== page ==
Whether parents opt to spank, do timeouts or take away privileges, their loving discipline needs to be consistent.
“By the time you have told your child over and over to stop doing something, you probably are correcting in frustration. You can give a warning, but you need to act, not after five times. You need to agree with your husband on your approach and both follow it. One being the disciplinarian and the other having a ‘whatever’ attitude will not work and will cause problems,” warned author Nancy Capo.
“Cathy threw a major tantrum as we parked outside the grocery,” Mae shared. “I told her she needed to take deep breaths and calm down before we entered the store. The store is for calm girls and boys. She usually listens at home but that day she refused to comply.
“I gave her one more chance to calm herself down and told her it was her last chance; otherwise, she was going home with dad (we live five minutes from the store). She didn’t stop screaming so I went in the store while my husband took a screaming Cathy home.
“They came back for me when I texted them I was ready to be picked up. The next time we went to the store, I headed it off at the front-end with a kind but firm reminder that they need to be calm and listen to me while we were in the store. It hasn’t been a problem since.”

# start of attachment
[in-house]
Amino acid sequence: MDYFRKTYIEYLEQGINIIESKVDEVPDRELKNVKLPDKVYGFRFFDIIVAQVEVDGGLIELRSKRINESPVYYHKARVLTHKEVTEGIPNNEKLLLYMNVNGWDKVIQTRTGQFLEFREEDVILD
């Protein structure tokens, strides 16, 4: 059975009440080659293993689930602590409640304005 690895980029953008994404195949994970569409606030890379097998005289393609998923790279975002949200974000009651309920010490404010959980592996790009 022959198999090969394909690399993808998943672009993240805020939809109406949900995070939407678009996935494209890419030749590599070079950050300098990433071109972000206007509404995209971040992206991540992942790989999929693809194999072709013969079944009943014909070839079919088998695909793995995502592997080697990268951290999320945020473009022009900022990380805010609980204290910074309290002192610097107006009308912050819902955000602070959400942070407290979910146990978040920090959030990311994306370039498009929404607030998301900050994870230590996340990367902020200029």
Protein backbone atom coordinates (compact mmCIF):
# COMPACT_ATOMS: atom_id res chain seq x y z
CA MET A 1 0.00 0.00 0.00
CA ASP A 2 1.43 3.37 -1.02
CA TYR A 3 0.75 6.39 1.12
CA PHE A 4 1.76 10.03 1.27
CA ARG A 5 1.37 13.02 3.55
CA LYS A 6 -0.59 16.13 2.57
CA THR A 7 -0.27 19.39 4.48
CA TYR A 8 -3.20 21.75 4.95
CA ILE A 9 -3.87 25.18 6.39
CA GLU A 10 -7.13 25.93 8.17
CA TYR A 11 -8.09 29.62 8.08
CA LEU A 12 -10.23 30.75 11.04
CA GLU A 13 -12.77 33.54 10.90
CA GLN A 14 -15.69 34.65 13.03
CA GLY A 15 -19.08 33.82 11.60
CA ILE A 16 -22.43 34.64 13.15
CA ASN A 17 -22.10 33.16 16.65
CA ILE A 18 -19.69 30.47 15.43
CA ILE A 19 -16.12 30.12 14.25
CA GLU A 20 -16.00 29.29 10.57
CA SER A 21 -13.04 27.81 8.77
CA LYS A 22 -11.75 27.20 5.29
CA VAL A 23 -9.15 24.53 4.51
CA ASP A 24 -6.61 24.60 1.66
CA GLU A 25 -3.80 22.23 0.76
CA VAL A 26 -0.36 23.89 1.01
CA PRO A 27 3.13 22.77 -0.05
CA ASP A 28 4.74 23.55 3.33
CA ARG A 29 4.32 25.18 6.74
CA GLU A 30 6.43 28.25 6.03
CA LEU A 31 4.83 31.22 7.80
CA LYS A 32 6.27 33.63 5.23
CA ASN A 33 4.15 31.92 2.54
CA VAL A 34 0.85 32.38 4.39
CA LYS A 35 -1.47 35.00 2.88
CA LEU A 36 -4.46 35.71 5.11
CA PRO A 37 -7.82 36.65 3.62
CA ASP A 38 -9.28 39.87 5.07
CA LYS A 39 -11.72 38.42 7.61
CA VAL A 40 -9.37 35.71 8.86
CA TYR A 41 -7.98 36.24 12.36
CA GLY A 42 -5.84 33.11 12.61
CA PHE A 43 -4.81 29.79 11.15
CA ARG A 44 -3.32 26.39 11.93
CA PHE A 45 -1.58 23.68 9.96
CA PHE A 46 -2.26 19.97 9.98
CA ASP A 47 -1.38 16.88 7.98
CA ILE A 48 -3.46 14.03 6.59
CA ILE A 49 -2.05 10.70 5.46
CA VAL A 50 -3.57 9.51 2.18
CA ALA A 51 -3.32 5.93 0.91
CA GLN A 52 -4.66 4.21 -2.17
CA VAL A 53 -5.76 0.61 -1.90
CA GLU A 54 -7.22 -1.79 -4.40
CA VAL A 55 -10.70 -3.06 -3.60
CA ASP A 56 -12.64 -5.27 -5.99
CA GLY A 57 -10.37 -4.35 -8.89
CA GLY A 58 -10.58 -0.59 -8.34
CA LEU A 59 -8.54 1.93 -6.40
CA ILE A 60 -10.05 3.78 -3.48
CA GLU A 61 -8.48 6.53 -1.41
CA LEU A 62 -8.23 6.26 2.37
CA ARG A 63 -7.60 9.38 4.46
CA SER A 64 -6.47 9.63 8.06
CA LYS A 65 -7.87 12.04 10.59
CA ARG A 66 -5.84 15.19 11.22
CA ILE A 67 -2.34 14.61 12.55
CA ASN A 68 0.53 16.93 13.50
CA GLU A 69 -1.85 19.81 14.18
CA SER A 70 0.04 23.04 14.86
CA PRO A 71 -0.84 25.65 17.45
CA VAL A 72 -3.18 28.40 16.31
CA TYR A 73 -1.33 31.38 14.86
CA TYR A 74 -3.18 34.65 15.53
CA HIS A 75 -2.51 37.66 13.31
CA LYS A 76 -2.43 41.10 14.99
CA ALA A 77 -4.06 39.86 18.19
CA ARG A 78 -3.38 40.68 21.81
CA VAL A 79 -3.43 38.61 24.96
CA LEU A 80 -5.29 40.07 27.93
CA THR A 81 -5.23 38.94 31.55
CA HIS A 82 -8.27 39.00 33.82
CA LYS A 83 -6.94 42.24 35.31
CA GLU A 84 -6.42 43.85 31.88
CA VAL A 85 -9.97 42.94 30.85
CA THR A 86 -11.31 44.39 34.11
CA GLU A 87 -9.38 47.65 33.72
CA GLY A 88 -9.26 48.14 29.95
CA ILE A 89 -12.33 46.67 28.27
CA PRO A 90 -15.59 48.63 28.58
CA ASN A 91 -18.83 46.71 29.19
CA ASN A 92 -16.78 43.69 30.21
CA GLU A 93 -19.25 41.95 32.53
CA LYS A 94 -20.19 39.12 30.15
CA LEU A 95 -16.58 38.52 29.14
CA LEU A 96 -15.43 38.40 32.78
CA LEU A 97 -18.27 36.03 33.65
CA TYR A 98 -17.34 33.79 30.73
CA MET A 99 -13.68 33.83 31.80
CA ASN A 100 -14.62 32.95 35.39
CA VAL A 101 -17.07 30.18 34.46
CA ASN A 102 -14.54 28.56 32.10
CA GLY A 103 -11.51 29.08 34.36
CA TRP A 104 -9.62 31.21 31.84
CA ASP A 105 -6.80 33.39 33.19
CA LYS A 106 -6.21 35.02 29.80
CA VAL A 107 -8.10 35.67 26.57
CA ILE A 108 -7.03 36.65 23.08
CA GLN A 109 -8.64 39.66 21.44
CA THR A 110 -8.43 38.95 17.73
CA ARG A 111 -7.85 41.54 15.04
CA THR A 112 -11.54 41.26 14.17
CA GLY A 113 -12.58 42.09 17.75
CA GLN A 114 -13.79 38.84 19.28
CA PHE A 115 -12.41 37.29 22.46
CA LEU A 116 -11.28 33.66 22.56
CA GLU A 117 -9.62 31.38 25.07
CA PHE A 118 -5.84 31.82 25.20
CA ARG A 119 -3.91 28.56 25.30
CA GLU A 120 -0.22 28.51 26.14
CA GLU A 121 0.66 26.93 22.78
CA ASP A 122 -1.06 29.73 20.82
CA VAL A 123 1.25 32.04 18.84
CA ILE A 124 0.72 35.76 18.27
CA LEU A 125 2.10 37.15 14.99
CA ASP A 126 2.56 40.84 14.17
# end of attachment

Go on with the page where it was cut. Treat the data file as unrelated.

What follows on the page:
But parents aren’t perfect. While we are bound to mess up sometimes, we can use these instances as teaching moments.
Mae disclosed, “I’ve tried swatting their bottoms as a punishment for being disobedient or extremely rude. But that backfired as that was just teaching them that hitting was okay. So sometimes, Jon hit me back, but to him it was more a reaction to my action. And since he has a hard time expressing his emotions, verbalizing how he’s feeling, he lashes out physically instead.
“Thankfully, that has stopped now since I stopped using ‘swats.’ I still do timeouts if the situation calls for it—usually if Cathy is out of her mind screaming and kicking or Jon is hitting because he’s mad. The timeouts are done in the most boring place in the house without any toys or attention from me if possible. The only way they get out of timeout is if they calm down and get a hold of themselves.
“Now I have a button reward system in place for helping around the house—encouraging helpfulness, independence, teamwork and responsibility,” said Mae.
Indeed, these mortifying moments can be manageable. As parents, we can strive to inspire good behavior without making our children lose face.
Parenting is inconvenient and time-consuming.
“But it’s vital,” said Capo. “The toddler years are intense. But by choosing to proactively parent with knowledge, excitement and love, they can be terrific!”
God help us all.